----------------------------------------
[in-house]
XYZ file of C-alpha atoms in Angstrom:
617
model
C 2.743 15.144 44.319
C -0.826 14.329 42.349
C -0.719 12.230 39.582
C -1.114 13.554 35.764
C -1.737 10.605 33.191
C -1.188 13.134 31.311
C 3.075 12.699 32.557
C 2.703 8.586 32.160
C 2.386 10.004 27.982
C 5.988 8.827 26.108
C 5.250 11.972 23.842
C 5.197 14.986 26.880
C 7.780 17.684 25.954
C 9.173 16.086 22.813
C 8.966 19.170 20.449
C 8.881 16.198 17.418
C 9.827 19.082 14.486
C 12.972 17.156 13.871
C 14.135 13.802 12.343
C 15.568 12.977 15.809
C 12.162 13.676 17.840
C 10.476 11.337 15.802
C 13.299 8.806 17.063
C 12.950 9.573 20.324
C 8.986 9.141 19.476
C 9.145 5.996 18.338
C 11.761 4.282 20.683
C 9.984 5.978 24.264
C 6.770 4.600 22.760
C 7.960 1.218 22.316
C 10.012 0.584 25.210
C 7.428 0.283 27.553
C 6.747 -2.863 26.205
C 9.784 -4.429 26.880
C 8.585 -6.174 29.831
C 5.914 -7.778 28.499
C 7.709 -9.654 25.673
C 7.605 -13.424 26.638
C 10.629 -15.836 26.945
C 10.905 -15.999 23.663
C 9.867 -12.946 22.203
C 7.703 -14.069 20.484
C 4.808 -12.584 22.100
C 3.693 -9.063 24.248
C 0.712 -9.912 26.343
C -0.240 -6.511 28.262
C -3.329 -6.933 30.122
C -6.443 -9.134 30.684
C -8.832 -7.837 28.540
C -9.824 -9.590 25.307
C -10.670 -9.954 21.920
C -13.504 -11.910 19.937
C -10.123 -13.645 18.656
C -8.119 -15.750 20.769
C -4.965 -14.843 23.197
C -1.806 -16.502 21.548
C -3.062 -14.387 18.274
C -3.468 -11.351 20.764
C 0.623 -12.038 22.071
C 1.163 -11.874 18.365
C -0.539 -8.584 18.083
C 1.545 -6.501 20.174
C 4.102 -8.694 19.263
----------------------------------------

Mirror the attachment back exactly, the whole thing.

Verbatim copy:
[in-house]
XYZ file of C-alpha atoms in Angstrom:
617
model
C 2.743 15.144 44.319
C -0.826 14.329 42.349
C -0.719 12.230 39.582
C -1.114 13.554 35.764
C -1.737 10.605 33.191
C -1.188 13.134 31.311
C 3.075 12.699 32.557
C 2.703 8.586 32.160
C 2.386 10.004 27.982
C 5.988 8.827 26.108
C 5.250 11.972 23.842
C 5.197 14.986 26.880
C 7.780 17.684 25.954
C 9.173 16.086 22.813
C 8.966 19.170 20.449
C 8.881 16.198 17.418
C 9.827 19.082 14.486
C 12.972 17.156 13.871
C 14.135 13.802 12.343
C 15.568 12.977 15.809
C 12.162 13.676 17.840
C 10.476 11.337 15.802
C 13.299 8.806 17.063
C 12.950 9.573 20.324
C 8.986 9.141 19.476
C 9.145 5.996 18.338
C 11.761 4.282 20.683
C 9.984 5.978 24.264
C 6.770 4.600 22.760
C 7.960 1.218 22.316
C 10.012 0.584 25.210
C 7.428 0.283 27.553
C 6.747 -2.863 26.205
C 9.784 -4.429 26.880
C 8.585 -6.174 29.831
C 5.914 -7.778 28.499
C 7.709 -9.654 25.673
C 7.605 -13.424 26.638
C 10.629 -15.836 26.945
C 10.905 -15.999 23.663
C 9.867 -12.946 22.203
C 7.703 -14.069 20.484
C 4.808 -12.584 22.100
C 3.693 -9.063 24.248
C 0.712 -9.912 26.343
C -0.240 -6.511 28.262
C -3.329 -6.933 30.122
C -6.443 -9.134 30.684
C -8.832 -7.837 28.540
C -9.824 -9.590 25.307
C -10.670 -9.954 21.920
C -13.504 -11.910 19.937
C -10.123 -13.645 18.656
C -8.119 -15.750 20.769
C -4.965 -14.843 23.197
C -1.806 -16.502 21.548
C -3.062 -14.387 18.274
C -3.468 -11.351 20.764
C 0.623 -12.038 22.071
C 1.163 -11.874 18.365
C -0.539 -8.584 18.083
C 1.545 -6.501 20.174
C 4.102 -8.694 19.263